In the tender compassion of our God the dawn from on high shall break upon us, to shine on those who dwell in darkness and the shadow of death, and to guide our feet into the way of peace. Luke 1:78-79
I suppose one should be careful of baring one’s soul too often or people might be frightened away, but sometimes it’s worth the risk. As I get older it seems like I’m gifted with tears more than I used to be. For one thing, I don’t feel as constrained not to cry if I feel like it, and, for better or worse, maybe that’s because I have sought to follow up my health crisis of 24 July 2007 with the renewed sense of perspective which it brought to me as yet another gift.
Sitting at my desk, the morning sun streaming in through the stained glass windows in my study here at the Cathedral, as it does only in these short days of the year when it rides far down in the southern sky and the nights are longer and longer, I read these verses at the end of this Sunday’s Canticle, which is the Song of Zechariah, and I am moved to tears, tears of joy.
God’s tender compassion! What an amazing thought! That word, ‘compassion,’ is from the Latin and it means ‘to suffer with.’ In the tender, suffering-with love of God, a new day is dawning. Zechariah’s song at the circumcision and naming of his son, John, is a wonderful prophecy, in its best sense, which is sharing God’s word, forth-telling more than fore-telling, although it is both. In this case, he sings not only of his own son, but also of the light-bringer, the one who will be ‘for us a mighty Saviour, born of the house of [God’s] servant David.’ He sings of the one who will be named Joshua, after the ancient deliverer, the successor to Moses, who brought the people of Israel into the Promised Land. In Hebrew the name is Y’shua, which means ‘God saves,’ and in Latin pronounced it’s pronounced as Jesus.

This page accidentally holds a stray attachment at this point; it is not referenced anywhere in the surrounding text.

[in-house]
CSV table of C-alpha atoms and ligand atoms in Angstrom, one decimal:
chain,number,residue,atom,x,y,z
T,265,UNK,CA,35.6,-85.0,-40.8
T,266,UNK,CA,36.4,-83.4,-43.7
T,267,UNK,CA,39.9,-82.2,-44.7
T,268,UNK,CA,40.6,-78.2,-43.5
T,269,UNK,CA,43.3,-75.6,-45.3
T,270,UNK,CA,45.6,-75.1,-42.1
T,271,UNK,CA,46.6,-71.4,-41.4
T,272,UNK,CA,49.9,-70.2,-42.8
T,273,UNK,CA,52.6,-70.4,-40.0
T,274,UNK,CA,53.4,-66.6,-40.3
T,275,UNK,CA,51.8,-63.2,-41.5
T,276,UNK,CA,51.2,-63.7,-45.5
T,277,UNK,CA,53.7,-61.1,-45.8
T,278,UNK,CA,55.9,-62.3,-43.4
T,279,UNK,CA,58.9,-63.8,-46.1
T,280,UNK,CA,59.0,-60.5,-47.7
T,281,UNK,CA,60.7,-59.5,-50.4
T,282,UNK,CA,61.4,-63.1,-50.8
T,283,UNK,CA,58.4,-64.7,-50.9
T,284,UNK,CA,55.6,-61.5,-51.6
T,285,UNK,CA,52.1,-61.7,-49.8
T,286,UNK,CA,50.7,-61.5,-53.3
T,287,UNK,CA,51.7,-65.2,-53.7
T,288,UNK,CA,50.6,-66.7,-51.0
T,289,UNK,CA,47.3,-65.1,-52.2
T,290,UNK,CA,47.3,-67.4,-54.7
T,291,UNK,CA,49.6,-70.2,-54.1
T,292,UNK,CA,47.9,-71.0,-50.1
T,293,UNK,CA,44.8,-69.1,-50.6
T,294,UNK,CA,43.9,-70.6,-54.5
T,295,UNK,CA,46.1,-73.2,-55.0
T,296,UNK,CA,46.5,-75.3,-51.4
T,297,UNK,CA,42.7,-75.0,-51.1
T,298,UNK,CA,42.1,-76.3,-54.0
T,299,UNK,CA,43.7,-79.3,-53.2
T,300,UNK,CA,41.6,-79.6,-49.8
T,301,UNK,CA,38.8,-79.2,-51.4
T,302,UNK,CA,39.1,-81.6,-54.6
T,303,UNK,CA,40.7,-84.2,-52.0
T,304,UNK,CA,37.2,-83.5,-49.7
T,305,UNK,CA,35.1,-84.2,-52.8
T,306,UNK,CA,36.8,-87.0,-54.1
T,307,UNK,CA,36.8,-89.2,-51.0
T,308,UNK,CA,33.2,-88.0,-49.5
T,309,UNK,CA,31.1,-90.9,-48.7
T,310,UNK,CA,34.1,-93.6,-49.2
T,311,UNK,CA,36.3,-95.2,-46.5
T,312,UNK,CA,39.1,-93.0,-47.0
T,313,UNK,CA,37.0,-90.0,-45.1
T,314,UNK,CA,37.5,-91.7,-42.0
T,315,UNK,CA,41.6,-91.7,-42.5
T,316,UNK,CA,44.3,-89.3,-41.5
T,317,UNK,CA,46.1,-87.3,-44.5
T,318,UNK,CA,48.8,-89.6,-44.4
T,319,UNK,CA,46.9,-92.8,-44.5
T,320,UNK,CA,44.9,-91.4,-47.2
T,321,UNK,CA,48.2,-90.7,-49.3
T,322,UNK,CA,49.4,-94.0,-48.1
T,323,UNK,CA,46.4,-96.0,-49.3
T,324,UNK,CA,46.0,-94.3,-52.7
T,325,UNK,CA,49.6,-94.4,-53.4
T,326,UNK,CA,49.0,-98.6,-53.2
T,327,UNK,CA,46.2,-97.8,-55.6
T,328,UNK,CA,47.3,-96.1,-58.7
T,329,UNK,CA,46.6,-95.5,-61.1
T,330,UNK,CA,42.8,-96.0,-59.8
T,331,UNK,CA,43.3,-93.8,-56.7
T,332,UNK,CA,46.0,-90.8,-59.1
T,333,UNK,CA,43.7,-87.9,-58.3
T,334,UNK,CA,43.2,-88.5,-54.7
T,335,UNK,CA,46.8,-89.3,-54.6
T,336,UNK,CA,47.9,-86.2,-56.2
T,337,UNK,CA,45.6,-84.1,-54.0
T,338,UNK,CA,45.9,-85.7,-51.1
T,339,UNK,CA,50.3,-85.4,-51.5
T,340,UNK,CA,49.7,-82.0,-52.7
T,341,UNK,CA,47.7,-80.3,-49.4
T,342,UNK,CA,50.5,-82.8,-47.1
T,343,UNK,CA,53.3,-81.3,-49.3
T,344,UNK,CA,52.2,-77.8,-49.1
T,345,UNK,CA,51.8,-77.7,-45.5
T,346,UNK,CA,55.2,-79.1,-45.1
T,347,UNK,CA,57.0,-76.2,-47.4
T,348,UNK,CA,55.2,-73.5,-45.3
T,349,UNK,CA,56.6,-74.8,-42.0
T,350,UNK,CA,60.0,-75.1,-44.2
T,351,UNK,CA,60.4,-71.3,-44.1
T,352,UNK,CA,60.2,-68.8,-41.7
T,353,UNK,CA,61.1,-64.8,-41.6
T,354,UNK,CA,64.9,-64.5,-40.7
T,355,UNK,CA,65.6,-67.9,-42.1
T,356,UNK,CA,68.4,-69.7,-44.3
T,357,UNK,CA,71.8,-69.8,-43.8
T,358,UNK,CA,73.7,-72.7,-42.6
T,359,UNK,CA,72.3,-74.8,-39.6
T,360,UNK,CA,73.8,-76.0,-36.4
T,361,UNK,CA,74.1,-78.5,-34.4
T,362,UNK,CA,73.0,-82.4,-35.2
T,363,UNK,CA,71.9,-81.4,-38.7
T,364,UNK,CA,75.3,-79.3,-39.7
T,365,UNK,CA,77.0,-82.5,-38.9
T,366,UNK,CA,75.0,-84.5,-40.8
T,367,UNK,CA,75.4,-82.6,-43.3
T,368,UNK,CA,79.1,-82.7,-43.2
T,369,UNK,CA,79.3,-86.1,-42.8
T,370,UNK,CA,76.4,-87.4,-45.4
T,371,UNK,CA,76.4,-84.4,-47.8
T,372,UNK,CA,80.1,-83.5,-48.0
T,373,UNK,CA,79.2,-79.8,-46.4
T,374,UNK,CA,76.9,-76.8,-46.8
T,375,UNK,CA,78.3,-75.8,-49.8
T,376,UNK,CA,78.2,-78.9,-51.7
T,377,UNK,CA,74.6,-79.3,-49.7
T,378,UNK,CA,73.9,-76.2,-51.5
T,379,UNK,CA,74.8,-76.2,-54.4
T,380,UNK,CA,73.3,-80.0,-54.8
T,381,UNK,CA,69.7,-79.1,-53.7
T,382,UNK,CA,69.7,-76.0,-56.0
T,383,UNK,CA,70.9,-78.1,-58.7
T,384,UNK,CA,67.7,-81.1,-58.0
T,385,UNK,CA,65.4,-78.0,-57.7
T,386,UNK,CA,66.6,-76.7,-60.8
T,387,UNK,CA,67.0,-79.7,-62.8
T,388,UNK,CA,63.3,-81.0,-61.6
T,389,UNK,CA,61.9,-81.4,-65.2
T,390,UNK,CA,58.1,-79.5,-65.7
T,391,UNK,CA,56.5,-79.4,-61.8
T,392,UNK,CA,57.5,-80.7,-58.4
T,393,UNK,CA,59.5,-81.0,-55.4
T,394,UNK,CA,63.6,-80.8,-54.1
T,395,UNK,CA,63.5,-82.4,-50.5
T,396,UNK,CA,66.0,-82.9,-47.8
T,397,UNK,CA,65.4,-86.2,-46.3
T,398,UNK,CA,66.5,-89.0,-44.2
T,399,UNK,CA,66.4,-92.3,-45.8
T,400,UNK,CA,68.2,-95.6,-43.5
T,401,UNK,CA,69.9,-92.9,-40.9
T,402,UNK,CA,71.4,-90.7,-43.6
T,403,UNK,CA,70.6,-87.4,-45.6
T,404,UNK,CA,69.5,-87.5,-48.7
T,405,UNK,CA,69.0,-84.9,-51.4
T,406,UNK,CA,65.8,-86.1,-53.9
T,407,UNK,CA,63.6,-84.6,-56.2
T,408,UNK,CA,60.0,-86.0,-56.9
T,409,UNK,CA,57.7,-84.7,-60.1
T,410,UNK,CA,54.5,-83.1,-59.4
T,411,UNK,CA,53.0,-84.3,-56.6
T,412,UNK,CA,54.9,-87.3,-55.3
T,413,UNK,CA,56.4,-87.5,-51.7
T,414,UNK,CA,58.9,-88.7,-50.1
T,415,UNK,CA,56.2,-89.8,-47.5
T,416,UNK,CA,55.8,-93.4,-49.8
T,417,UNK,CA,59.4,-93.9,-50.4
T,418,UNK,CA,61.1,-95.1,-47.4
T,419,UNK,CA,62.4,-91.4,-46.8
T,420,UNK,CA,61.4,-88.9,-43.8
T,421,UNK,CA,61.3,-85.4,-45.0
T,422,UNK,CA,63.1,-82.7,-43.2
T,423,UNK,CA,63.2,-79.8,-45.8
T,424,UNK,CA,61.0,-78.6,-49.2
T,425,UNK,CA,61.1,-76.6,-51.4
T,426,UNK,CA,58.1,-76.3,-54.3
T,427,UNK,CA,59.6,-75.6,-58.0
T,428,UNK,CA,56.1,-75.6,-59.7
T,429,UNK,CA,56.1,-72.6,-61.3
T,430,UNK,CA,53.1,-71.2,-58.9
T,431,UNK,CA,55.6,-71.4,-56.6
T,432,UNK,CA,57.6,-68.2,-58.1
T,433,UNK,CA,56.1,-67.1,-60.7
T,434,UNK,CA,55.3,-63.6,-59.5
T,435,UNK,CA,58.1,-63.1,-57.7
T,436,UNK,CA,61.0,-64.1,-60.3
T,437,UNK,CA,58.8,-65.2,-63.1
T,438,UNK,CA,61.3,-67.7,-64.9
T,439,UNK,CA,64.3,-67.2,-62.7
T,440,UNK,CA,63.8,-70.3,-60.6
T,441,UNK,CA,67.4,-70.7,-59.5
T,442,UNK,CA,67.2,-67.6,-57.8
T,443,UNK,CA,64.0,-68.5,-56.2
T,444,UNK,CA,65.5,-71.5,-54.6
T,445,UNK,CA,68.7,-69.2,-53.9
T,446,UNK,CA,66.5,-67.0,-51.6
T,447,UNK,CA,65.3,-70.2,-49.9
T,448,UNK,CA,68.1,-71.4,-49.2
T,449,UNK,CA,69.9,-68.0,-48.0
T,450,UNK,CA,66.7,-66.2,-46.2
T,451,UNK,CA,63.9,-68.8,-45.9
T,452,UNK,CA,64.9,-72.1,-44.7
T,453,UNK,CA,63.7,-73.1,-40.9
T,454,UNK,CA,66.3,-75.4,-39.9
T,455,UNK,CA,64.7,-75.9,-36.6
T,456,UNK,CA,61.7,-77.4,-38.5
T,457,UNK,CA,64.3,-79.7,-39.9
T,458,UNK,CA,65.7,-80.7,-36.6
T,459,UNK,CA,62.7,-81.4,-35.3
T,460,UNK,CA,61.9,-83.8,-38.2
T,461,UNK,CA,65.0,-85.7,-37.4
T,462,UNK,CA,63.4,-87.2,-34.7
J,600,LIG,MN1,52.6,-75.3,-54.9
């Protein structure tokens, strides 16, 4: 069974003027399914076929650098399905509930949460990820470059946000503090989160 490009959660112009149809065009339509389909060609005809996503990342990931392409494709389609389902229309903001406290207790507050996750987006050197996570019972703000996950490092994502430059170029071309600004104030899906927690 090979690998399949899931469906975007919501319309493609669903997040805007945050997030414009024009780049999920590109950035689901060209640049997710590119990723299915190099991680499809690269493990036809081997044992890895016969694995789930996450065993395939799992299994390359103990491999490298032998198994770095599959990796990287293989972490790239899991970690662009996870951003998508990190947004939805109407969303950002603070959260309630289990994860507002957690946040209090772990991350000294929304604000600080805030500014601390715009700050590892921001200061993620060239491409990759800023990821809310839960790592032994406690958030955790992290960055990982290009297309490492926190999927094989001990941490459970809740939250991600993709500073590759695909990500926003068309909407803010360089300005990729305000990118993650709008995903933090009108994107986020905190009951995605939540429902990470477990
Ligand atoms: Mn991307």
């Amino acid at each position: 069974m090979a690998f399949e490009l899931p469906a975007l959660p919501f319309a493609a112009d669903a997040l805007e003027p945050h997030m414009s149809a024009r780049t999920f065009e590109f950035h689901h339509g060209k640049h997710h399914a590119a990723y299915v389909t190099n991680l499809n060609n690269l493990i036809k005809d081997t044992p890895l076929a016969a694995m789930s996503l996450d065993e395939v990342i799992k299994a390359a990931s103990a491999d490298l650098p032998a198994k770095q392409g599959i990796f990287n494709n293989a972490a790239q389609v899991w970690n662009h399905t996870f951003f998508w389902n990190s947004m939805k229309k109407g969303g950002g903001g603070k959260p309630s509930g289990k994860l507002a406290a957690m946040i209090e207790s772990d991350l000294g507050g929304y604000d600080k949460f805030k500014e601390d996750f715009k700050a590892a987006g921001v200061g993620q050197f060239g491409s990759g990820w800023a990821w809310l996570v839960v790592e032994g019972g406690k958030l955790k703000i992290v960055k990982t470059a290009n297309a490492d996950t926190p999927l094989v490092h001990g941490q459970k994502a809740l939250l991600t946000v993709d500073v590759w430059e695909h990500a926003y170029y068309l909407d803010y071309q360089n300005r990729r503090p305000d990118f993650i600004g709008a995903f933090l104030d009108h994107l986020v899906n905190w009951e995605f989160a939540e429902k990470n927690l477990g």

This light, God’s living Word of tender compassion from on high, Jesus the Christ, is the one for whom we still wait, the one whose coming (adventus) anciently and presently and distantly shines on those who dwell in darkness and the shadow of death. Who, dear friends, is not included there at some time or another, in some way, shape, or form? Tender compassion indeed! How it is needed in this world, in the Syrias and the Sudans and in the fires of Lhasa! How it is needed in this city, in the gangs and murders and violence and grinding poverty! How it is needed in our own lives – and here you can fill in the blanks – and in our life together. How desperately, how longingly, do we need someone, this one, this Jesus, to guide our feet into the way of peace?
Old, bitter conflicts run deep and dark all over the world; some of them we know well, as in the Holy Land, and some of them we try to keep secret, because they run through our own lives and through our own hearts and minds and families, and, yes, through our churches. Praise be to the Holy One! God hears our cries, sees our suffering, and, despite it all, we know, because of God’s love shining most clearly and brilliantly in Christ Jesus, that even in the midst of death we live in God’s tender compassion. So there is hope, hope unlike anything that we can earn, buy, create, or even steal, hope which is gift, pure grace, shining on us and on the whole creation, in the tender compassion of our God. Thanks be to God!